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Why You Want a Force Majeure Clause in Your Real Estate Contract

By Elizabeth Whitman | September 4, 2018

Recent news coverage has discussed buildings destroyed by wildfires in California. Properties in Hawaii have been threatened by earthquakes and volcanos, as well as mudslides following a tropical storm. And, we have seen the impact last year’s hurricanes and flooding caused to real estate in Texas and Puerto Rico.

Many real estate contracts address these types of issues by including a “force majeure clause.” A force majeure clause excuses the parties from the contract due to extraordinary circumstances outside of their control.

What Should be in a Force Majeure Clause?

Force majeure clauses usually cover weather and environmental conditions considered to be “acts of god.” Acts of god hurricanes, floods, tornadoes, volcanic eruption, mudslides, and wildfires. Sometimes, this isn’t enough to meet the parties’ needs.

A force majeure clause might also include additional circumstances outside of the parties’ control, such as terrorism, epidemics, labor strikes or unionization, elimination of transportation options, fire or other casualty, shortage of raw materials, or major zoning or regulatory changes.

The items included in the force majeure clause should be customized depending on type of real estate involved. For instance, a senior housing property might be impacted by an epidemic more than an office building. Labor strikes, major building code changes, or shortage of raw materials would be more problematic for a real estate development contract than for the typical real estate purchase contract. Loss of mass transit would impact a hotel or retail property more than a warehouse or self-storage property.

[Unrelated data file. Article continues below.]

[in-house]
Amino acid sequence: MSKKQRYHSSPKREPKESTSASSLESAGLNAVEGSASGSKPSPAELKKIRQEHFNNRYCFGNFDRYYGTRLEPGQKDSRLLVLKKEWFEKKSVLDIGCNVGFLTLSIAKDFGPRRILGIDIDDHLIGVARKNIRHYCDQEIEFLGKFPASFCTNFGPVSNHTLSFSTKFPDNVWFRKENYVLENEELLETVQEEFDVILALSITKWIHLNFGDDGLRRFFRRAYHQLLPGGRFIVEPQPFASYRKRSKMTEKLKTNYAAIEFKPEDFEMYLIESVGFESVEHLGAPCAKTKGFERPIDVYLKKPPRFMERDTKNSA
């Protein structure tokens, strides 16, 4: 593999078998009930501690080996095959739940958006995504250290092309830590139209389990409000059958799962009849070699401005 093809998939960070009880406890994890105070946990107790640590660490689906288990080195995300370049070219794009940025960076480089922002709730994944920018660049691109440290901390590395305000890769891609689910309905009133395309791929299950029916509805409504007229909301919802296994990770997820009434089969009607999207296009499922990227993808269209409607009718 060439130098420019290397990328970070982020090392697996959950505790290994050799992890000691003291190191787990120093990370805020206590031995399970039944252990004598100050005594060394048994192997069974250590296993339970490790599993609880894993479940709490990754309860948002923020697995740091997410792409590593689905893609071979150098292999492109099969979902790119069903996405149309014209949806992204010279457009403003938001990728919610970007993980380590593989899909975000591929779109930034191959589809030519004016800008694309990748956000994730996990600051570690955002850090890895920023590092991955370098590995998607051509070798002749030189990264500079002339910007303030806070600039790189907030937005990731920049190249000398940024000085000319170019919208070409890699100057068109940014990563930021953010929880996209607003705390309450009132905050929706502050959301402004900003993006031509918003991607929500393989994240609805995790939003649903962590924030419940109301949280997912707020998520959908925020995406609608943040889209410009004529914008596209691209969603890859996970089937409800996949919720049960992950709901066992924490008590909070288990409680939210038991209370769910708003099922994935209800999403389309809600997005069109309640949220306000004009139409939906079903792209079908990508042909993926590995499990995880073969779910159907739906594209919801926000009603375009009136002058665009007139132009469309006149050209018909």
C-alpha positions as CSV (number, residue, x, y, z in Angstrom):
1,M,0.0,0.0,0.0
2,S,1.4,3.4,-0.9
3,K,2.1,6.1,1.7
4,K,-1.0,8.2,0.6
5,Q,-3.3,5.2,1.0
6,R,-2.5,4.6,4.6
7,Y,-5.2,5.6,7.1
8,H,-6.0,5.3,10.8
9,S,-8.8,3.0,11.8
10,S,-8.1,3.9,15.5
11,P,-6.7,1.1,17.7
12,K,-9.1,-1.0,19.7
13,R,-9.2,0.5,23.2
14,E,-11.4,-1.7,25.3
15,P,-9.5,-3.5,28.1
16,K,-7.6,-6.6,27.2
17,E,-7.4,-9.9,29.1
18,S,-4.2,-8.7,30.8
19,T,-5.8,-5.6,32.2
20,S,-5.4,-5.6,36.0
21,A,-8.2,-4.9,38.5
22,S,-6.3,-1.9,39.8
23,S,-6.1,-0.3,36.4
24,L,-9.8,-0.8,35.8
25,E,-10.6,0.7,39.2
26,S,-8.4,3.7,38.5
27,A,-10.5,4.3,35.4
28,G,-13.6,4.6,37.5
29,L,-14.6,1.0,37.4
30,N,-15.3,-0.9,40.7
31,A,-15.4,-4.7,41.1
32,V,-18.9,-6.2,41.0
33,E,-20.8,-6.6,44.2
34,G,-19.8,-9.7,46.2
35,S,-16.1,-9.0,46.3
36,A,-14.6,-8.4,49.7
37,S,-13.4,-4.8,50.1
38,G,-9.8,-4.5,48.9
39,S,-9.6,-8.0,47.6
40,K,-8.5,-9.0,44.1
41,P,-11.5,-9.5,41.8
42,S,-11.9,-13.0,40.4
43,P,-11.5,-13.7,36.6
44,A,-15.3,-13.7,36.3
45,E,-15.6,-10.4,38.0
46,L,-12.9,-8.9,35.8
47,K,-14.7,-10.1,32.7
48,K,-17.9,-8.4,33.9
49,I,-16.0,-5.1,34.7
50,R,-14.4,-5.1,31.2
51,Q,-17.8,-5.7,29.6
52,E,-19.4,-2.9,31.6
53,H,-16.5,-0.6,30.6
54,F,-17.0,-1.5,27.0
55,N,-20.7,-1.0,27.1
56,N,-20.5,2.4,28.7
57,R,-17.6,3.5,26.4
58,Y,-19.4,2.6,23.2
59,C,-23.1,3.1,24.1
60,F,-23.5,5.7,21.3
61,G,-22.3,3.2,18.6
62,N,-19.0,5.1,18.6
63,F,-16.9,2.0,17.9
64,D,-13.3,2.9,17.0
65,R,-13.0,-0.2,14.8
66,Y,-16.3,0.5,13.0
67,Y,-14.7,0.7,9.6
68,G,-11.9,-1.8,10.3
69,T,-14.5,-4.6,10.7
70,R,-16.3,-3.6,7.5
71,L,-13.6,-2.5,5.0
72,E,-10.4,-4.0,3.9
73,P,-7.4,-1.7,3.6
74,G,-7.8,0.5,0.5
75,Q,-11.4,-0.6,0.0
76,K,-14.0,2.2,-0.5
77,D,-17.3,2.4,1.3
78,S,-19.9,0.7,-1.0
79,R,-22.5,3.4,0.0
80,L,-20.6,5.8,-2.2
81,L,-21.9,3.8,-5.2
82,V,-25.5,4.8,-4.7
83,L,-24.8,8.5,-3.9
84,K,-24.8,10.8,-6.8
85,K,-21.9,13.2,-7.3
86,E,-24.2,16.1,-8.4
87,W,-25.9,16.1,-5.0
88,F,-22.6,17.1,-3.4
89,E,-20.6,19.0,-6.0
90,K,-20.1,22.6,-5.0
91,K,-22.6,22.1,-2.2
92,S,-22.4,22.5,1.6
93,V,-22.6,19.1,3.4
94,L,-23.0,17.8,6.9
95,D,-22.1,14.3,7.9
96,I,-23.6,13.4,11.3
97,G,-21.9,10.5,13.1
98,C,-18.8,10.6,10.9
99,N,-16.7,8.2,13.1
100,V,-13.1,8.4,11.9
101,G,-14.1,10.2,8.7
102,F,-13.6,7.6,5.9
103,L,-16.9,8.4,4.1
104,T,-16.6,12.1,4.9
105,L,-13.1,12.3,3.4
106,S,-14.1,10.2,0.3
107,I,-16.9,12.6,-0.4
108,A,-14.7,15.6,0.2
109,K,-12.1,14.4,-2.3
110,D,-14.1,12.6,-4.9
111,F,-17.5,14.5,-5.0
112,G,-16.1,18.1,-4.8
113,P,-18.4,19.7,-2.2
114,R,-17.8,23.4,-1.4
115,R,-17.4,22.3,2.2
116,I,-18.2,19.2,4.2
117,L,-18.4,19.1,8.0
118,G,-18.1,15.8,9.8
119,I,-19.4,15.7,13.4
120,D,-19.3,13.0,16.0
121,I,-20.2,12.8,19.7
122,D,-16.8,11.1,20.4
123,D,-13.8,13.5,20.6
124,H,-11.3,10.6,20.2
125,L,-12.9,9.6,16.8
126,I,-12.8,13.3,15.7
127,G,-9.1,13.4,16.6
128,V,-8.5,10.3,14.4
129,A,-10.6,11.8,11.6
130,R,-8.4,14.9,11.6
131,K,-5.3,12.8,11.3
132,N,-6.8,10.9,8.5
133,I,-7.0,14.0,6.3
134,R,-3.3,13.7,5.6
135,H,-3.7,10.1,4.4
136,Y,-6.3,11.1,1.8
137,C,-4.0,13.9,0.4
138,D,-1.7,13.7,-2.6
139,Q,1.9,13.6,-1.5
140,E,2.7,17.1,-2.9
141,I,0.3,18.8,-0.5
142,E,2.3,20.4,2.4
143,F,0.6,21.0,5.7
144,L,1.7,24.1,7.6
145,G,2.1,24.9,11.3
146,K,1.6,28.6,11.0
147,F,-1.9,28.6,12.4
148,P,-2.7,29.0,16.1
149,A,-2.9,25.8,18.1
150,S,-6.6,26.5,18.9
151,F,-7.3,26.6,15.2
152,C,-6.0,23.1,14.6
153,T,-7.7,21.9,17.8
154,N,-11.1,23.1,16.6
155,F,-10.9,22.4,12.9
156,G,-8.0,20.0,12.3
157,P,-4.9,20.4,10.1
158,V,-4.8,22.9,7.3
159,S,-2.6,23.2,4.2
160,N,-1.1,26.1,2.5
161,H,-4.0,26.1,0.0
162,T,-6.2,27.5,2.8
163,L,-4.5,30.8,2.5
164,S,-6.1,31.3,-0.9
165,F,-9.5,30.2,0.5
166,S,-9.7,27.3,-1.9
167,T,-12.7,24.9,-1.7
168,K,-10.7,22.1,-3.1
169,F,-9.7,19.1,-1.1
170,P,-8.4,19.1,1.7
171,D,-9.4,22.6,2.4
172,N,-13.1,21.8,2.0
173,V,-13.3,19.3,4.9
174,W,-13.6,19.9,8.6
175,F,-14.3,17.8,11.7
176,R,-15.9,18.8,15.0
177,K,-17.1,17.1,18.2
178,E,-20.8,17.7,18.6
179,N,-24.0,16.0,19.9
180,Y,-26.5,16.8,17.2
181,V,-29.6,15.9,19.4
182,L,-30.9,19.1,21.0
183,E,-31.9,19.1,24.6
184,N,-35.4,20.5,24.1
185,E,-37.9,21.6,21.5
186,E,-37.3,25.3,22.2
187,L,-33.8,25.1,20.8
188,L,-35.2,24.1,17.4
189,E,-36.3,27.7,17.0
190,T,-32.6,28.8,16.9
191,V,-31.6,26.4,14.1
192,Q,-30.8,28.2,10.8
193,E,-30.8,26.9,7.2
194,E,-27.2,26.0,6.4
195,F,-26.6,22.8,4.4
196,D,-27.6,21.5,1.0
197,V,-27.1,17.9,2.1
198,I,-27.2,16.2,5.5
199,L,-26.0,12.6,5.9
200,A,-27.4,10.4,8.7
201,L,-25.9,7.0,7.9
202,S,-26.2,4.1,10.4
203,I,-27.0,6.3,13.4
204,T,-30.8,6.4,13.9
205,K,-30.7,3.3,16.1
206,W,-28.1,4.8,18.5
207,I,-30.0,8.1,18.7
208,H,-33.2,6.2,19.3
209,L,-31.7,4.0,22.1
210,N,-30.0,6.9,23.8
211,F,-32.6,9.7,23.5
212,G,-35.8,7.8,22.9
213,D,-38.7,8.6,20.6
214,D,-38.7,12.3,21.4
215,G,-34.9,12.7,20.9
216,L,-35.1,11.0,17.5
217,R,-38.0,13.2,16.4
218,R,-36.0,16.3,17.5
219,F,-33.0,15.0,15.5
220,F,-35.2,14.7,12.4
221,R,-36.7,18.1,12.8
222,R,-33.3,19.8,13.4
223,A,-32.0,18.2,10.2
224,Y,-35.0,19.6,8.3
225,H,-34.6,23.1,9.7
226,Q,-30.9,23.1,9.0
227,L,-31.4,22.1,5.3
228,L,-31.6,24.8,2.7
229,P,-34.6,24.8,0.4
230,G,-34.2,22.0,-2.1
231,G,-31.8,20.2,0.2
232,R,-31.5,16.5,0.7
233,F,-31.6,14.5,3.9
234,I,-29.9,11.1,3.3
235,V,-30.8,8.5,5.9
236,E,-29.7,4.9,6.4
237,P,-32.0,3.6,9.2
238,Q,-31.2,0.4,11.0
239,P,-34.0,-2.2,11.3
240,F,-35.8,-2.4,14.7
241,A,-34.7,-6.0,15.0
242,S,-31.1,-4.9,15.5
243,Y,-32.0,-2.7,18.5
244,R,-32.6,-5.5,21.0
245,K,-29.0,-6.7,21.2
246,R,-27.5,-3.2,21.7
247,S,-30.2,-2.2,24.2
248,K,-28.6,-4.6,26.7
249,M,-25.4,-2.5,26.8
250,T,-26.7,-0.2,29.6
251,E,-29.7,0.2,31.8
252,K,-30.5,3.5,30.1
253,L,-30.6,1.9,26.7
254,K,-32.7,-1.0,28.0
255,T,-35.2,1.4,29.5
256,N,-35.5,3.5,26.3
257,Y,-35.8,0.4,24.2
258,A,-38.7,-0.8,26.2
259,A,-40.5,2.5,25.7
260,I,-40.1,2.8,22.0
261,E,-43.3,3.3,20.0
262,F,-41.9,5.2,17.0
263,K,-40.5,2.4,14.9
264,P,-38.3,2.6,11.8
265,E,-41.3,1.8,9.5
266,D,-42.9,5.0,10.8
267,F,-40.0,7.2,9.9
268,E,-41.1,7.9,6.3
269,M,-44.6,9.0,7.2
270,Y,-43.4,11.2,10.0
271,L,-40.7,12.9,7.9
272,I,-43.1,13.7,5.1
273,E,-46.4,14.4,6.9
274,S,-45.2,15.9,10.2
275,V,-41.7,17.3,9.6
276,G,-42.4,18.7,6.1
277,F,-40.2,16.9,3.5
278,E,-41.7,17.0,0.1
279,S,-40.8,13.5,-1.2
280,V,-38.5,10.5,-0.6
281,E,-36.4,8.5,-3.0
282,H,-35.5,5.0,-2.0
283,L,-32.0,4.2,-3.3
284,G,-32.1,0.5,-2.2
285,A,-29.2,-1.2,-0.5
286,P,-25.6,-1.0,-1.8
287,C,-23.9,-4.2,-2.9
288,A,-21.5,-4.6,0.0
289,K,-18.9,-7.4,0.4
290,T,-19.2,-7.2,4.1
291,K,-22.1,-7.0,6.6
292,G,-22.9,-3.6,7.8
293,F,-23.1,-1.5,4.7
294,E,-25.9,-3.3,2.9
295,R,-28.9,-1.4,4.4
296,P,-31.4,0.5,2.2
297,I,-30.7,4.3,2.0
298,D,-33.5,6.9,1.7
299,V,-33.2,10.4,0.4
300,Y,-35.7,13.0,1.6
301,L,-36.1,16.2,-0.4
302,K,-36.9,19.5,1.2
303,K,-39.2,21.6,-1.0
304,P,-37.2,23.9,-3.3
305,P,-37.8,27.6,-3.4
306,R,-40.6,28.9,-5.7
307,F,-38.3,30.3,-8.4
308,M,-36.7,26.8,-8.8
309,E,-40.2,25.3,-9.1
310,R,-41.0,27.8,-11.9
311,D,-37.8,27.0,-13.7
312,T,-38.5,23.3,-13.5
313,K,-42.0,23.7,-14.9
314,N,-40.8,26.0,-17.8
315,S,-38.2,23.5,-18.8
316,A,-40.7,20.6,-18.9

Some force majeure clauses aren't triggered until an event causes a certain amount of impact . In the examples, the contract might say that an epidemic does not affect the senior housing contract unless there is a 25% occupancy reduction. Or the building code changes might not impact the development contract unless the total cost of the project increased by at least 10%.

What If a Contract Doesn't have a Force Majeure Clause?

Not having a force majeure clause can be costly. For instance, buyer might have to pay top dollar for real estate which has been destroyed. Or the buyer might have to buy property it cannot use for the intended purpose due to regulatory changes. Or a contractor might lose money on a real estate development project if labor or material costs increase unexpectedly.

It may seem like a waste of time and money to negotiate contract clause covering such unlikely events. Yet, when disaster strikes, parties which have included a customized force majeure clause can take comfort in having built-in contract protection that addresses their needs.

Elizabeth Whitman is an attorney and broker who has represented clients in more than $1.3 billion in real estate transactions.Elizabeth's law firm, Whitman Legal Solutions, LLC, is located in suburban Washington, DC and represents real estate owners and securities sponsors throughout the nation.
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